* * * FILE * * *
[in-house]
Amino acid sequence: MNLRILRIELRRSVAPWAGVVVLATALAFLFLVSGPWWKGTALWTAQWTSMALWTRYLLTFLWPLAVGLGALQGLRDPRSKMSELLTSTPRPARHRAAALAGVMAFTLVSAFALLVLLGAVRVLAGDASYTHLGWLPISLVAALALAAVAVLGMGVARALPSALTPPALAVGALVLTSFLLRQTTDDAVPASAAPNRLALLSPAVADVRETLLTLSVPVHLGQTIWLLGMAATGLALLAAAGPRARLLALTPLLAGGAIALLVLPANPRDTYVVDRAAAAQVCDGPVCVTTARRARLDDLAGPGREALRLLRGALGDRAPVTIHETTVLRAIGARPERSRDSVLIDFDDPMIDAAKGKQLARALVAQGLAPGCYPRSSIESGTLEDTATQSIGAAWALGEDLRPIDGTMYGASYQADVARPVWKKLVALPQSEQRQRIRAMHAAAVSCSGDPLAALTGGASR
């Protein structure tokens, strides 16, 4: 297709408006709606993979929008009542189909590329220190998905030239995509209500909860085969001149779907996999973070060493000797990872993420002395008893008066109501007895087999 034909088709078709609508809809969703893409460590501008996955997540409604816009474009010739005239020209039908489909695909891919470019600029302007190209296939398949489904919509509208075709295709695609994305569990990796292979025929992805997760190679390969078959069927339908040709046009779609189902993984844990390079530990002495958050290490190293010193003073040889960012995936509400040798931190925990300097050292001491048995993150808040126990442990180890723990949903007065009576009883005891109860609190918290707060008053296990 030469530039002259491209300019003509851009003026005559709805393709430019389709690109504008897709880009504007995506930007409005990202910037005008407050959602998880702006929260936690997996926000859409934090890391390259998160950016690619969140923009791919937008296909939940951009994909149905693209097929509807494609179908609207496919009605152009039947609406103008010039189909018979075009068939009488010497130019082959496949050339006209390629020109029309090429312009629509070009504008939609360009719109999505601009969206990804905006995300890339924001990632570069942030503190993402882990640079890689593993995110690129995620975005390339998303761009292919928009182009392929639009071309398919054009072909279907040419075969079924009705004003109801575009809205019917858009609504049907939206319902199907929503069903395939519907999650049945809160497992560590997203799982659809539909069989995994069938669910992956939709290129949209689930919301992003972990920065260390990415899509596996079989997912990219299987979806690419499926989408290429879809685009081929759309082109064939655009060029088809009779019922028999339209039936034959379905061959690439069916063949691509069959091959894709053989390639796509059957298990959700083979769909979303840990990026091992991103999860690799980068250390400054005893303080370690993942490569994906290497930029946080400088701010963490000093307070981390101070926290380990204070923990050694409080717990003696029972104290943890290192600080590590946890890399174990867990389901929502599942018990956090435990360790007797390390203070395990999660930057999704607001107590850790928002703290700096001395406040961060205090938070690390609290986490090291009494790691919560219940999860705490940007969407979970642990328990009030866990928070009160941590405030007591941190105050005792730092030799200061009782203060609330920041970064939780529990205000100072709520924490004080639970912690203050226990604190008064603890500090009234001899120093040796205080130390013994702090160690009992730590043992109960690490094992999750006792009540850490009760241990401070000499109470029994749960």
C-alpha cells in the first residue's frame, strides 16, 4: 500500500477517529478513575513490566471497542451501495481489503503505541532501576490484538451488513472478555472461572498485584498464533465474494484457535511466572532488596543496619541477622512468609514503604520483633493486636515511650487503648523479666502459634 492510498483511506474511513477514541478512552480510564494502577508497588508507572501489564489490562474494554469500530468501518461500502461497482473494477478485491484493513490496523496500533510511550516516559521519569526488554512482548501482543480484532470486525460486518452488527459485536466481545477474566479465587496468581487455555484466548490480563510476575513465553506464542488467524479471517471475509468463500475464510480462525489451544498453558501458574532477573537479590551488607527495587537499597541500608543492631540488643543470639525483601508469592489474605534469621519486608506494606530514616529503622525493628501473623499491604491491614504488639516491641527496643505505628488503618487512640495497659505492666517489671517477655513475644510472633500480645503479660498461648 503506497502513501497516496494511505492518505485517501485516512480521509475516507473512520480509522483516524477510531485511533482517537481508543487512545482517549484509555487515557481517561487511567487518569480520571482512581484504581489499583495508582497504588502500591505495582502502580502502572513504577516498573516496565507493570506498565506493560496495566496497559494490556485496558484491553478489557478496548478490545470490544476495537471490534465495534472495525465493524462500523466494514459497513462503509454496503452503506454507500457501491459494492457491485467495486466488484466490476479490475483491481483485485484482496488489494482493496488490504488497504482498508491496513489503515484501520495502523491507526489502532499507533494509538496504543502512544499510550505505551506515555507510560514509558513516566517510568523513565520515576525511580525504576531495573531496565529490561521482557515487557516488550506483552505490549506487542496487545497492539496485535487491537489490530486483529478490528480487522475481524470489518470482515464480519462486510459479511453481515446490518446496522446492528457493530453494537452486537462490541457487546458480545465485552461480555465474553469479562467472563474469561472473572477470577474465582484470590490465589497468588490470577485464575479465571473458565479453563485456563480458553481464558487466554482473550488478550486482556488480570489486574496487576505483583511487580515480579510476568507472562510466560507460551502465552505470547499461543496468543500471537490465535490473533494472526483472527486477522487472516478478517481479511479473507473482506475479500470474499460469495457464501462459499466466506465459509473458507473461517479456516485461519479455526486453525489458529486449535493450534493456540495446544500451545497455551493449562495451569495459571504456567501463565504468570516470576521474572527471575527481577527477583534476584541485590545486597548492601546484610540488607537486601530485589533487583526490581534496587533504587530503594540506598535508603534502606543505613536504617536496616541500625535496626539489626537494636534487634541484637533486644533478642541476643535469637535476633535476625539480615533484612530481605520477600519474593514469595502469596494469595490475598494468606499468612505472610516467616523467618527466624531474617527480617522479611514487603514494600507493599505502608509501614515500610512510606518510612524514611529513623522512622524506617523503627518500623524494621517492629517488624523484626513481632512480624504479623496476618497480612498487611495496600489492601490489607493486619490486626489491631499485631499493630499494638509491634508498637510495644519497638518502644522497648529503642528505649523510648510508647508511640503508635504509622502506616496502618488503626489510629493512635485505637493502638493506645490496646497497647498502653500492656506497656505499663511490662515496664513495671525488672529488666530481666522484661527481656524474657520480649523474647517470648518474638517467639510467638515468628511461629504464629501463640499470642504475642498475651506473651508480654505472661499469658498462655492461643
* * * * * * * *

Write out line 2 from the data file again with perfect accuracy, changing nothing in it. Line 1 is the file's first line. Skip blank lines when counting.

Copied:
Amino acid sequence: MNLRILRIELRRSVAPWAGVVVLATALAFLFLVSGPWWKGTALWTAQWTSMALWTRYLLTFLWPLAVGLGALQGLRDPRSKMSELLTSTPRPARHRAAALAGVMAFTLVSAFALLVLLGAVRVLAGDASYTHLGWLPISLVAALALAAVAVLGMGVARALPSALTPPALAVGALVLTSFLLRQTTDDAVPASAAPNRLALLSPAVADVRETLLTLSVPVHLGQTIWLLGMAATGLALLAAAGPRARLLALTPLLAGGAIALLVLPANPRDTYVVDRAAAAQVCDGPVCVTTARRARLDDLAGPGREALRLLRGALGDRAPVTIHETTVLRAIGARPERSRDSVLIDFDDPMIDAAKGKQLARALVAQGLAPGCYPRSSIESGTLEDTATQSIGAAWALGEDLRPIDGTMYGASYQADVARPVWKKLVALPQSEQRQRIRAMHAAAVSCSGDPLAALTGGASR